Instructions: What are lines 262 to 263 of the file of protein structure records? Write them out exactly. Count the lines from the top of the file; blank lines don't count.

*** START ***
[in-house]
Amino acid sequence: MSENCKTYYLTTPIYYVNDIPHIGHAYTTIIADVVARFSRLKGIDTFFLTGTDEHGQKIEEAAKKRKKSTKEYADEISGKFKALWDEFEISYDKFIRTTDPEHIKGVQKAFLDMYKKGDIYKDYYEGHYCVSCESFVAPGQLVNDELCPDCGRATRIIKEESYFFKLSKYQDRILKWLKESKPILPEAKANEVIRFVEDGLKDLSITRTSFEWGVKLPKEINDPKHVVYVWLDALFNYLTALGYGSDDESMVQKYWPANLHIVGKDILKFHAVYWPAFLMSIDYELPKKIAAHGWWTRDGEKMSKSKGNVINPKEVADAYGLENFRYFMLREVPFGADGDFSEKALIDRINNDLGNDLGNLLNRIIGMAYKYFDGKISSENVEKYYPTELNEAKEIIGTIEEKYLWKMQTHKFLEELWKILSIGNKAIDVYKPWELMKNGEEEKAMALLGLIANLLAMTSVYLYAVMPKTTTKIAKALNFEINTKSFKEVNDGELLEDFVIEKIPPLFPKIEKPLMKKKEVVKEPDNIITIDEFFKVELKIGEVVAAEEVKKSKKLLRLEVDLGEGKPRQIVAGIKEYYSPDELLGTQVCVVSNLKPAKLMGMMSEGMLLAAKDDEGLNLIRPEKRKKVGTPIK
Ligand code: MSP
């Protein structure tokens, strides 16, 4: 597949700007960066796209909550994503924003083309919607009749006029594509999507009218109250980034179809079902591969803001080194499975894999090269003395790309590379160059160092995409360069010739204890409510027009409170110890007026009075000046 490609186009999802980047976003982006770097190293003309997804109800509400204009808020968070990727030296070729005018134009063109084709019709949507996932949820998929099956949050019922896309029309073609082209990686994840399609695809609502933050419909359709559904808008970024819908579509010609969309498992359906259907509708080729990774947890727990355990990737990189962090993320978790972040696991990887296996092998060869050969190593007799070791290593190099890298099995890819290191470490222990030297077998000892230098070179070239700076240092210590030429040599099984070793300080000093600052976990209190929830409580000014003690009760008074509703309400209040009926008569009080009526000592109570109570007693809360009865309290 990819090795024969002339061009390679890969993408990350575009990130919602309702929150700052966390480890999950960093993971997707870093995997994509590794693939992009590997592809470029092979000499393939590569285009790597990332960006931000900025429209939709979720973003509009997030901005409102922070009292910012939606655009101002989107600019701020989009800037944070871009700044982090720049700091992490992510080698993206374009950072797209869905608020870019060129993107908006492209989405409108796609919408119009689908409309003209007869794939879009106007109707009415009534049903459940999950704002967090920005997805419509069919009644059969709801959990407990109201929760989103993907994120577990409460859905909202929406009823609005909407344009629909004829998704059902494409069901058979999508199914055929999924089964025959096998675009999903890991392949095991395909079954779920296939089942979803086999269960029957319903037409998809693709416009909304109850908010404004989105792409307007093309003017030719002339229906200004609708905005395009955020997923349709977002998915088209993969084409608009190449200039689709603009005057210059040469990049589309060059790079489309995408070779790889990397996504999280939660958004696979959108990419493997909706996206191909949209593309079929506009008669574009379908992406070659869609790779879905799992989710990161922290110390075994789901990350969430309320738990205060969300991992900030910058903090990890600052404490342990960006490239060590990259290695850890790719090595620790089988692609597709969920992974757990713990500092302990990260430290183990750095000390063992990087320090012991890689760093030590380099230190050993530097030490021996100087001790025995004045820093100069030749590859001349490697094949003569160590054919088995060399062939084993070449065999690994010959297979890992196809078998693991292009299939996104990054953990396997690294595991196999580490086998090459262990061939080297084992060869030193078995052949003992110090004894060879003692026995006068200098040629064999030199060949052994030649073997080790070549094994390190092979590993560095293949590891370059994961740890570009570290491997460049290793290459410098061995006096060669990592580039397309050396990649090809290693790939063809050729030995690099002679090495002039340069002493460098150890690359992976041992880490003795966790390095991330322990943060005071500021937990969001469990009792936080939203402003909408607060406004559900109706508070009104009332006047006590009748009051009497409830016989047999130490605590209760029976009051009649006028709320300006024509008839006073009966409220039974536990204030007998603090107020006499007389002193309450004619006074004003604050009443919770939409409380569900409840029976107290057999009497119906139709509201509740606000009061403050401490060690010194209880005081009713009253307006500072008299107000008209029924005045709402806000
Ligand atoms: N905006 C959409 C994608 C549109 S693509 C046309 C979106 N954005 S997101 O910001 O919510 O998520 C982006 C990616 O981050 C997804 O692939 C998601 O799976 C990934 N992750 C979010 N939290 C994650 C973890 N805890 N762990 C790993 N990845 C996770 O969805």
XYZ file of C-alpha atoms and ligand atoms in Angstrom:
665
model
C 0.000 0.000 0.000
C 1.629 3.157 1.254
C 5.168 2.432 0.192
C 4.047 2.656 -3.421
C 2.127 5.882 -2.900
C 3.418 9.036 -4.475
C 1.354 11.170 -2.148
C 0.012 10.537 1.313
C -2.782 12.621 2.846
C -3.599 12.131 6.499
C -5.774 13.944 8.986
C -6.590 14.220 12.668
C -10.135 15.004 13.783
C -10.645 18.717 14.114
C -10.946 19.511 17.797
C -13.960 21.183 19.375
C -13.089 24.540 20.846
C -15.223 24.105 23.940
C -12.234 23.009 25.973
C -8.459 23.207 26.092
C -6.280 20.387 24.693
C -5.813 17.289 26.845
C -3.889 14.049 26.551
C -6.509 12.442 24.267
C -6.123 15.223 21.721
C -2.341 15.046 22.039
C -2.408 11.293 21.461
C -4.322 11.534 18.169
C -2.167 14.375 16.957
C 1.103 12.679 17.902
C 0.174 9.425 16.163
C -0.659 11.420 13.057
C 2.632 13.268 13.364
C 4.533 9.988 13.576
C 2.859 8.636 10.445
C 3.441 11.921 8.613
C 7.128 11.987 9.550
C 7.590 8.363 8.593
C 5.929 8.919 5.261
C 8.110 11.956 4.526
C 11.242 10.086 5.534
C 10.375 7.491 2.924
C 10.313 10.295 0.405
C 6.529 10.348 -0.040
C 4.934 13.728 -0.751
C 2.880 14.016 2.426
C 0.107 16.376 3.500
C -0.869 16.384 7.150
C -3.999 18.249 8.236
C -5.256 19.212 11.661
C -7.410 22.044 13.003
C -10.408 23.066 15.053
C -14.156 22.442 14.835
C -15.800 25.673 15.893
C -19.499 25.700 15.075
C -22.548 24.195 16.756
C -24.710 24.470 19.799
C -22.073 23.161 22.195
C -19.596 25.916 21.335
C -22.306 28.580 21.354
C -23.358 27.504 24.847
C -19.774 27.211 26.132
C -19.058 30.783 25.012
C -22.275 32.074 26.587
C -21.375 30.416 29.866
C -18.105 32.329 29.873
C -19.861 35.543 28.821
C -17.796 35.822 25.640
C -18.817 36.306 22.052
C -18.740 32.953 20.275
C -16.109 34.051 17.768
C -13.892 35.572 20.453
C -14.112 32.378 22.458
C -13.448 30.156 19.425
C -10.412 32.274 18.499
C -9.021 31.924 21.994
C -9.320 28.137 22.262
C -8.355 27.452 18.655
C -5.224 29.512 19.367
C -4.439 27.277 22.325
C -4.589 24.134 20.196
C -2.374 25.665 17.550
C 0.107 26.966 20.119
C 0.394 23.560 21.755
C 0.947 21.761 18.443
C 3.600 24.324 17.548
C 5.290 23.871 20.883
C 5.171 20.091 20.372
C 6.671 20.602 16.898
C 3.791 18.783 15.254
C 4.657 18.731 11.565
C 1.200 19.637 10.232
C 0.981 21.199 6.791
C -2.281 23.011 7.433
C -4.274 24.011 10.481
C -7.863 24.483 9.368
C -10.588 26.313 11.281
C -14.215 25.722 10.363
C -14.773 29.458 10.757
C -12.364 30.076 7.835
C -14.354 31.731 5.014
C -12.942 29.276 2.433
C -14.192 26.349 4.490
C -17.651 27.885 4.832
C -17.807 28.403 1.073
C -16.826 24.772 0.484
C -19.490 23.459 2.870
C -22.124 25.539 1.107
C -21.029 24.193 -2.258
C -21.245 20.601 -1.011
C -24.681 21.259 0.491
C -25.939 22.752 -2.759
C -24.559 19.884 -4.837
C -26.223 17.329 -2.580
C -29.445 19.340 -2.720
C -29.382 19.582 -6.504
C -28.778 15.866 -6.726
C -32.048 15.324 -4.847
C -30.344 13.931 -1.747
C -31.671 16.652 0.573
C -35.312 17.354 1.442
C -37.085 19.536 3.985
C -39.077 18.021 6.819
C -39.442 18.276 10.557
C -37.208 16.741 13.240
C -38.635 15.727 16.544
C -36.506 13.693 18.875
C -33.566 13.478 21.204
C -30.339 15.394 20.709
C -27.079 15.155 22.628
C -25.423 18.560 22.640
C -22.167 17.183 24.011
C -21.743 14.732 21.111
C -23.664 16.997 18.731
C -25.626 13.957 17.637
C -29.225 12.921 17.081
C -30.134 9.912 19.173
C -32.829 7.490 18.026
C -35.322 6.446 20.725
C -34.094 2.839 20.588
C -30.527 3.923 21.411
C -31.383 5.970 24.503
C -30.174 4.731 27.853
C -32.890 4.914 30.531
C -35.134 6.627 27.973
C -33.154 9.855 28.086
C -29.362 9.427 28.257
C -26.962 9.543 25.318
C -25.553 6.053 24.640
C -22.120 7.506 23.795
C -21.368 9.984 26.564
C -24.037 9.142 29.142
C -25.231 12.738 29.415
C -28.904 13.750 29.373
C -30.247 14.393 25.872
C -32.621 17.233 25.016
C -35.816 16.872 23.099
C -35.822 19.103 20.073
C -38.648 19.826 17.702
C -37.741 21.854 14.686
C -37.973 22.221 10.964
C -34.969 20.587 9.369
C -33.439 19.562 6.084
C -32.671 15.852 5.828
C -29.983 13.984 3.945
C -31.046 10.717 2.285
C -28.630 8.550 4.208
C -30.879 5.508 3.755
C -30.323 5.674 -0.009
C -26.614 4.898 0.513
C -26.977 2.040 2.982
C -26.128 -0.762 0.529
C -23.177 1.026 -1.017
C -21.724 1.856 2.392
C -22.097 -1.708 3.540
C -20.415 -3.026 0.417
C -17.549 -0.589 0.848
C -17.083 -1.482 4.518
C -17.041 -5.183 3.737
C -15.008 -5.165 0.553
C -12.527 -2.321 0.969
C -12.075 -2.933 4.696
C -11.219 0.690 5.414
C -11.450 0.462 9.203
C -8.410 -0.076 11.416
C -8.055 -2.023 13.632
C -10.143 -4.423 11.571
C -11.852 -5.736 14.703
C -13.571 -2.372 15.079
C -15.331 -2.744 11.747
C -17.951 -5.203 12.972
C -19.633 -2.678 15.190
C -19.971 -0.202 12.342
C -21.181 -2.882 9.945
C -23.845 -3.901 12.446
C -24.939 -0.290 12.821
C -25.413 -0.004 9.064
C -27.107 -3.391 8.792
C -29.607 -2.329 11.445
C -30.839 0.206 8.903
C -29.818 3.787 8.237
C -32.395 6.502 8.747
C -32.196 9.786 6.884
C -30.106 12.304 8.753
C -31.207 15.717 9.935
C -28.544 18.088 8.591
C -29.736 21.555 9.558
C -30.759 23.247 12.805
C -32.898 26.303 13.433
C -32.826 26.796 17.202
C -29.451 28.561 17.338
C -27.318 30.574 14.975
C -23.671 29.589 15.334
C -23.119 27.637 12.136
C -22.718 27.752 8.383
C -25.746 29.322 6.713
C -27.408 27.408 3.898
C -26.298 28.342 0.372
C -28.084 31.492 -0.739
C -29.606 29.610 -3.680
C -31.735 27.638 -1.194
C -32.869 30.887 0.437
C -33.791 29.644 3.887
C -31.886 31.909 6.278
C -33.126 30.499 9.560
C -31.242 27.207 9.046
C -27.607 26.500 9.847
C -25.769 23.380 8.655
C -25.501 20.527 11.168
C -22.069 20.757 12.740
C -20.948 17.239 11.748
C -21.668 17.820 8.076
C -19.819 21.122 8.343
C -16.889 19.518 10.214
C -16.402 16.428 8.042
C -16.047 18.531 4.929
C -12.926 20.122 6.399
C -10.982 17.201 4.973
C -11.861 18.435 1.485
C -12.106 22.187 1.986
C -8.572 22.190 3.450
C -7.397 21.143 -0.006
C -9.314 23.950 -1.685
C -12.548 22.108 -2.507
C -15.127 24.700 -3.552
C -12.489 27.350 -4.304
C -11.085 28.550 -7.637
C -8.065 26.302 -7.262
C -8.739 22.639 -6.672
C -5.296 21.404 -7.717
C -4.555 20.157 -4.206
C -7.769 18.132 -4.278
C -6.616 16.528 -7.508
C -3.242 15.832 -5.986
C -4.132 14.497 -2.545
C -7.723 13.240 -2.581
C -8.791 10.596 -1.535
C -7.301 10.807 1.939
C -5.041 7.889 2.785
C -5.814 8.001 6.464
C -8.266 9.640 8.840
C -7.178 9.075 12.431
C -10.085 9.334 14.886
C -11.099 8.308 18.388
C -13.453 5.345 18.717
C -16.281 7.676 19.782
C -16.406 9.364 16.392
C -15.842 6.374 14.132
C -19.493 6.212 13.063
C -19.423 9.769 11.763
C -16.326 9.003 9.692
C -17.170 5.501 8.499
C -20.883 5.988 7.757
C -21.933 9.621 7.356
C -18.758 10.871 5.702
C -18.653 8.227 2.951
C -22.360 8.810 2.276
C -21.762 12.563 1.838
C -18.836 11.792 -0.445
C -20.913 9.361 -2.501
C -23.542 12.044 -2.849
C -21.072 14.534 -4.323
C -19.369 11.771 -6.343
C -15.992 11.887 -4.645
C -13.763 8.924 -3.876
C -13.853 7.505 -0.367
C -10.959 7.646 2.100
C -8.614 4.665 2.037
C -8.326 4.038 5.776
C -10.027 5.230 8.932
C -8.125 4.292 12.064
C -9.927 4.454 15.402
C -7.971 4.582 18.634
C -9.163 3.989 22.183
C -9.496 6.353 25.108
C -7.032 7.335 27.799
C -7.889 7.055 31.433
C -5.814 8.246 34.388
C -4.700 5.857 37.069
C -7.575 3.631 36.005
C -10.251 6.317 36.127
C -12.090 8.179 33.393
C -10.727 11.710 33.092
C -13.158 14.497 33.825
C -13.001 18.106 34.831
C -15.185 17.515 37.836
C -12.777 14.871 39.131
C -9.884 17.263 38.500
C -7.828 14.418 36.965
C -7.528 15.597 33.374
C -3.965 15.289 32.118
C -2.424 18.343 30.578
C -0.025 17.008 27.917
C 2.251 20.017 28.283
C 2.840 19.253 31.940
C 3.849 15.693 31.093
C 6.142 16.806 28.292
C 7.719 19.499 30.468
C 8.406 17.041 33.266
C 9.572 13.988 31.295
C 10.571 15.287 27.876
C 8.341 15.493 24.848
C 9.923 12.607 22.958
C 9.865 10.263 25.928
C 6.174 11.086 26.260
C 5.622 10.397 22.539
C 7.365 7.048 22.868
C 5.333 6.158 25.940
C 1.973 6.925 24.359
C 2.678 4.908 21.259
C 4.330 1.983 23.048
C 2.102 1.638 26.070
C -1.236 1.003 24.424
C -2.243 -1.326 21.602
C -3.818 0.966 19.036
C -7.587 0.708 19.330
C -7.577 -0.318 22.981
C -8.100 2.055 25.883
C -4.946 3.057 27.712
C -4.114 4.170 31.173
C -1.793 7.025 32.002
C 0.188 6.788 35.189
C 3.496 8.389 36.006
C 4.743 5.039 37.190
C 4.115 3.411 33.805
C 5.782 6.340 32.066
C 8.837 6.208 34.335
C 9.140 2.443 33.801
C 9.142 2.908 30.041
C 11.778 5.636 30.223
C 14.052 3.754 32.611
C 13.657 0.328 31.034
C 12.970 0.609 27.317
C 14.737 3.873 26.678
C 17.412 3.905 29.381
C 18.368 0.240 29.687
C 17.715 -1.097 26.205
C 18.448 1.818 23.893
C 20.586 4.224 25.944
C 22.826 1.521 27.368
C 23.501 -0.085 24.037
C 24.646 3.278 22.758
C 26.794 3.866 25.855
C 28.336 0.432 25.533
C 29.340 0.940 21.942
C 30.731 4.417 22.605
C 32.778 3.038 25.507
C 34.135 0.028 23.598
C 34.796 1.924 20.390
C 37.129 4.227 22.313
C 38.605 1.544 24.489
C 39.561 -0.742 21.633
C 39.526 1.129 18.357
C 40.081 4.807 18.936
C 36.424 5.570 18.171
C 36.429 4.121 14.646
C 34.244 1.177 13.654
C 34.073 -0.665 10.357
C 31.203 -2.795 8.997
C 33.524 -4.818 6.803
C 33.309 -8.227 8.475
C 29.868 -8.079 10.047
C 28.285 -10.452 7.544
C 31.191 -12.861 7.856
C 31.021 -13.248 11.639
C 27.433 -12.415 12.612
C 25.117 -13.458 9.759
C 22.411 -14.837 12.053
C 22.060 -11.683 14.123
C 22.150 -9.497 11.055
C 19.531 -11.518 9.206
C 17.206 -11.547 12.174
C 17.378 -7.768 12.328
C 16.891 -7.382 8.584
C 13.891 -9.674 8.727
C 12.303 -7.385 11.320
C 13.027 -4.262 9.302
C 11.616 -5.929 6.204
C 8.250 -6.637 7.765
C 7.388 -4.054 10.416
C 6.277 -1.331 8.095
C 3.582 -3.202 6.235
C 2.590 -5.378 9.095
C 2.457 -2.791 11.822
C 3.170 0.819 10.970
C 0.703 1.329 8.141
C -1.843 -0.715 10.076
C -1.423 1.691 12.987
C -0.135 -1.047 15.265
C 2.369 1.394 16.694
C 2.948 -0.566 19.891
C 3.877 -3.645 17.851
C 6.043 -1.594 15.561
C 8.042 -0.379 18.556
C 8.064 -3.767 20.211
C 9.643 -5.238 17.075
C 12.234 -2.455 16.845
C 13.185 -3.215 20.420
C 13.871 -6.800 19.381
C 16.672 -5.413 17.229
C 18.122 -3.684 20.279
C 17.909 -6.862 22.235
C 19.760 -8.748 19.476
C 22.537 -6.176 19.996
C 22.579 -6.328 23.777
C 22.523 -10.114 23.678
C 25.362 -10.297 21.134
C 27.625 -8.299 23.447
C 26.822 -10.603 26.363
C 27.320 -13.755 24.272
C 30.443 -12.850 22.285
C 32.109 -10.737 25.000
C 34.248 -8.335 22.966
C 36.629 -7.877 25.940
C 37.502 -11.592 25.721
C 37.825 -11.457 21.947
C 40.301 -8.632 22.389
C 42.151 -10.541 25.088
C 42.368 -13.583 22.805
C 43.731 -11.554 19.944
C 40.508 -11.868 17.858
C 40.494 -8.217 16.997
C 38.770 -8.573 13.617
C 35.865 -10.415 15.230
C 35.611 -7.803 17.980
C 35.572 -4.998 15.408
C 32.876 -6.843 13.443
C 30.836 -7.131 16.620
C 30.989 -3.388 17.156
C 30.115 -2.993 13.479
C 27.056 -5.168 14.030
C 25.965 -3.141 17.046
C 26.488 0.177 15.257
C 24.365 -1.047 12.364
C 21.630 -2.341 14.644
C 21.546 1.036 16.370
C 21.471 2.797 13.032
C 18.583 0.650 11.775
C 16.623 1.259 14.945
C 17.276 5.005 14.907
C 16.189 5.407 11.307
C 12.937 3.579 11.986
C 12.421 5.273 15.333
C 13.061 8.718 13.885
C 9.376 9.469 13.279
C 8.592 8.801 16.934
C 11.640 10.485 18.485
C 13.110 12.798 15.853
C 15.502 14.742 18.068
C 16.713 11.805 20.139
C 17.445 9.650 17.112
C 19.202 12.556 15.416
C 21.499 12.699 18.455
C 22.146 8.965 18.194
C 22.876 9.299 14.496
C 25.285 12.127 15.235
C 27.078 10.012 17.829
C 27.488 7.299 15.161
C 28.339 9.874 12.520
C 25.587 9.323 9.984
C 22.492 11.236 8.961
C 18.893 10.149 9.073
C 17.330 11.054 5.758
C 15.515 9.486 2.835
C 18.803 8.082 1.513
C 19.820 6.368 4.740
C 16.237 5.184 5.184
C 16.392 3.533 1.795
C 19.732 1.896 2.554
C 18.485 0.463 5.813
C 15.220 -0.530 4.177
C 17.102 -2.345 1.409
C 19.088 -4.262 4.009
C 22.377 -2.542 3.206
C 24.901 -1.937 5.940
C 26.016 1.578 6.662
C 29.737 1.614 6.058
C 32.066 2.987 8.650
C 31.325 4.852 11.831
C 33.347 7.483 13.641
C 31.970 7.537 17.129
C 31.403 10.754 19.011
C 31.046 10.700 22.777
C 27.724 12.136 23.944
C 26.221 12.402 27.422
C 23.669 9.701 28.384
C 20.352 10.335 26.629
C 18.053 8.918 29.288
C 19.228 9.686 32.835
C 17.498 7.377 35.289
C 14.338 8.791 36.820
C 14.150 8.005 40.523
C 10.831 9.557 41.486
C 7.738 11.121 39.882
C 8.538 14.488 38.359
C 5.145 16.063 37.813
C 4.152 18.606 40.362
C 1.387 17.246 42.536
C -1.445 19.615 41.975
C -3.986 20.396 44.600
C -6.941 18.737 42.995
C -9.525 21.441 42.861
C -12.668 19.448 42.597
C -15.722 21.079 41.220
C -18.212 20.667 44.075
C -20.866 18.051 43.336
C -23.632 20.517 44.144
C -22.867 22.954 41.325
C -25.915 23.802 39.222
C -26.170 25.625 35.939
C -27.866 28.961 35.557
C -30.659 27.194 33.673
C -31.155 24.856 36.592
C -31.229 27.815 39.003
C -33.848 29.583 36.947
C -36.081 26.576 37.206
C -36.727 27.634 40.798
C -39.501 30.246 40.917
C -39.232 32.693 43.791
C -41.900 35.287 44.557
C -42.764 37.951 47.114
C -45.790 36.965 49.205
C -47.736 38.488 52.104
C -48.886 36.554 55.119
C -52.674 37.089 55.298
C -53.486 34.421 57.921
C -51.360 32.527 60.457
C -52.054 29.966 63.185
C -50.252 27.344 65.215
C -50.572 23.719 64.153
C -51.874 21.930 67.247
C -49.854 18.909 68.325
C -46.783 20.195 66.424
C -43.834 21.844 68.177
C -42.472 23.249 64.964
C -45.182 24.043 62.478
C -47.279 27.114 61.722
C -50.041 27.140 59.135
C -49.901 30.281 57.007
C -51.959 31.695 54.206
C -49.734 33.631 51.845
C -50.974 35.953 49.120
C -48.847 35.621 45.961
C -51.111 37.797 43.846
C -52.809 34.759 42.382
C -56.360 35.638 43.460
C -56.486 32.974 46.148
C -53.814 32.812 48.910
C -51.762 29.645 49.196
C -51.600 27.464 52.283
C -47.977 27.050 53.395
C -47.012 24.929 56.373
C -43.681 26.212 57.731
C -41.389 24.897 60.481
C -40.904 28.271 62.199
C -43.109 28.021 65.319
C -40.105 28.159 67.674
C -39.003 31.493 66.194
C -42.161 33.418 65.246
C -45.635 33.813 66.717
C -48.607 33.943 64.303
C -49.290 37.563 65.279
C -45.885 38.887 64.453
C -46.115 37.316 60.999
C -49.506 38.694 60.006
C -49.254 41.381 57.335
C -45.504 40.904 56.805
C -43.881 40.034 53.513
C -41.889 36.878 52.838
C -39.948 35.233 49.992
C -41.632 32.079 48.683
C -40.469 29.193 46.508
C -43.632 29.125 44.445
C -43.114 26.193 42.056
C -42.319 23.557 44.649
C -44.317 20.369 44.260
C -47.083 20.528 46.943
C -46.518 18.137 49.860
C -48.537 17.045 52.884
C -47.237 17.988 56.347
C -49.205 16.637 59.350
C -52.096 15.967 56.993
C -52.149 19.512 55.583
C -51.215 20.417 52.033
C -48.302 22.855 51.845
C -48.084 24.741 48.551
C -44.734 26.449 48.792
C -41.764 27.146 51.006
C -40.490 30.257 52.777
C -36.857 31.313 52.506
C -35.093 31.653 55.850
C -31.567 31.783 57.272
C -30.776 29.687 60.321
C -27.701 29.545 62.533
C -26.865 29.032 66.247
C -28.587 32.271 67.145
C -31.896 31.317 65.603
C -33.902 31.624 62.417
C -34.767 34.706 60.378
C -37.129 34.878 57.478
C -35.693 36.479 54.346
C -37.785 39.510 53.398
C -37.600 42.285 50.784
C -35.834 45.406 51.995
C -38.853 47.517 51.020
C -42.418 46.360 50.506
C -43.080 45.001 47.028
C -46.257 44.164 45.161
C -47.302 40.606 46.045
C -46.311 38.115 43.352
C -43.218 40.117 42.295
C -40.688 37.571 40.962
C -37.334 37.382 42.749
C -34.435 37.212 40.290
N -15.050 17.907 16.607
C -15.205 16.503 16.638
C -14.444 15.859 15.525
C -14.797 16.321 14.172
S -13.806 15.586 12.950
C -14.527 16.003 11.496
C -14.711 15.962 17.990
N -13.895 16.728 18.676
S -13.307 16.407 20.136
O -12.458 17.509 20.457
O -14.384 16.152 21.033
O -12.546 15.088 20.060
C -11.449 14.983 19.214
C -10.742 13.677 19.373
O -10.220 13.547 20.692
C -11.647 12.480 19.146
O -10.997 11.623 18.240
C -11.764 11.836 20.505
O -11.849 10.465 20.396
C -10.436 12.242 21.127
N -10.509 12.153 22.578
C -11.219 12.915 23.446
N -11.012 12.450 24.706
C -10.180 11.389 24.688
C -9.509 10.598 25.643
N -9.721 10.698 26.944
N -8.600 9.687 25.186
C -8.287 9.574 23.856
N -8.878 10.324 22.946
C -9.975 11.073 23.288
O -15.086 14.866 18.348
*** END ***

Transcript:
C -3.242 15.832 -5.986
C -4.132 14.497 -2.545